The adult human body consists of trillions of cells. These cells are the building blocks for every organ and tissue in the body. During our lifetime, cells are constantly lost at different speeds due to natural turnover or damage. Extreme examples include the intestinal epithelium and the cardiomyocytes of the heart, with respective cellular turnover times of several days to nearly a lifetime. Adult stem cells are cells that have the capacity to replace lost cells through cell division. The research conducted in my PhD thesis is focussed on modeling adult stem cells and their progeny. Studying adult stem cell identity and function is important to understand how organs function on a cellular level and what goes wrong during disease. Every organ and every animal has its own strategy to exploit adult stem cells and to replace lost tissue. We have used in vivo lineage tracing and in vitro organoid technology to study a variety of organs in different vertebrates. We generated an unbiased map of proliferating cells and their progeny in neonatal, adult, and post damage murine hearts. Elucidating the proliferative populations of the heart important to survive a cardiac infarct. Using organoid technology, we established in vitro models of the human lacrimal gland and the snake venom gland. While both organs display unique biological properties, we uncover surprising similar adult stem cell behaviour. In short, my research describes new experimental models to study vertebrate adult stem cells and uncover their potential.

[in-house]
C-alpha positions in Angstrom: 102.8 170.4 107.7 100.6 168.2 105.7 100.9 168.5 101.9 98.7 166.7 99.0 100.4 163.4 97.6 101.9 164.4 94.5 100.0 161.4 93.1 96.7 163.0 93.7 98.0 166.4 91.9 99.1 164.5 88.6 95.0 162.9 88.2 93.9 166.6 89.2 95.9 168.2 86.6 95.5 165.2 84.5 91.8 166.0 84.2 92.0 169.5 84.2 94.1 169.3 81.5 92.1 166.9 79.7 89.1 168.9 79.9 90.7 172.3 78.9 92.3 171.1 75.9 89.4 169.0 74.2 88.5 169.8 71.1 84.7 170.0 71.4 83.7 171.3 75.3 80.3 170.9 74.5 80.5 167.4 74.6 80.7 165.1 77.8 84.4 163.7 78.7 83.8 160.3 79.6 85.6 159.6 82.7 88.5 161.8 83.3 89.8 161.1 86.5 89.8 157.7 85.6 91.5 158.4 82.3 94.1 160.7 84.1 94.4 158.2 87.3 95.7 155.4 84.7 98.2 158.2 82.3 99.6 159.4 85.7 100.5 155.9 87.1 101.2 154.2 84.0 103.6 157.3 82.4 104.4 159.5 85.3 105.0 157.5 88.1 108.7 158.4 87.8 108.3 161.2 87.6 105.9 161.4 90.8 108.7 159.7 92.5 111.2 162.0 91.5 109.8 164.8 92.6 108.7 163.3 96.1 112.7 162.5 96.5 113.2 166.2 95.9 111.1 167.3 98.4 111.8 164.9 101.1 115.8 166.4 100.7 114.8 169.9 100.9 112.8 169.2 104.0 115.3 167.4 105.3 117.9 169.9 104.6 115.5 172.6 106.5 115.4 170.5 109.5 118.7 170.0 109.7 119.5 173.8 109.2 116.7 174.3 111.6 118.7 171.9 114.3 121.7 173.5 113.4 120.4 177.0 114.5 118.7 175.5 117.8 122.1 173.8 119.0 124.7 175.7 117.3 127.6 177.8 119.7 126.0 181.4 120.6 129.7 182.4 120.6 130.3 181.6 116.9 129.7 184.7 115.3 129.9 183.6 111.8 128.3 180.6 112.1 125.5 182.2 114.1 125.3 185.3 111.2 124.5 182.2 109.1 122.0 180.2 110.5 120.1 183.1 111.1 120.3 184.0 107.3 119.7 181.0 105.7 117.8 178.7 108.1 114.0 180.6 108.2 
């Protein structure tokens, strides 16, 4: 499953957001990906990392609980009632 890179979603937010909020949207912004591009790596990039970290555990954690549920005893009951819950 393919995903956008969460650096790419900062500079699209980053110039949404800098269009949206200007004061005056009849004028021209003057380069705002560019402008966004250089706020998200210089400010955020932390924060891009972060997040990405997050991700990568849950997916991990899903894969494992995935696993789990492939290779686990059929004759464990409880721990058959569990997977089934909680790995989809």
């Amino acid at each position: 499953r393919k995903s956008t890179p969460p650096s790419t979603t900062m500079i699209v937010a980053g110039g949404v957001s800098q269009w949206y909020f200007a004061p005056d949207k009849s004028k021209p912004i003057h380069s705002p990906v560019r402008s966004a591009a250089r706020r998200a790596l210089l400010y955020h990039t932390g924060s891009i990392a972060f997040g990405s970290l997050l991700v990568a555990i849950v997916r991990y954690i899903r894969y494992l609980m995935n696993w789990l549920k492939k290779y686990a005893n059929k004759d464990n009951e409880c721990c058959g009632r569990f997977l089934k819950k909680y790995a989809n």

|Award date||21 Sep 2020|
|Publication status||Published - 21 Sep 2020|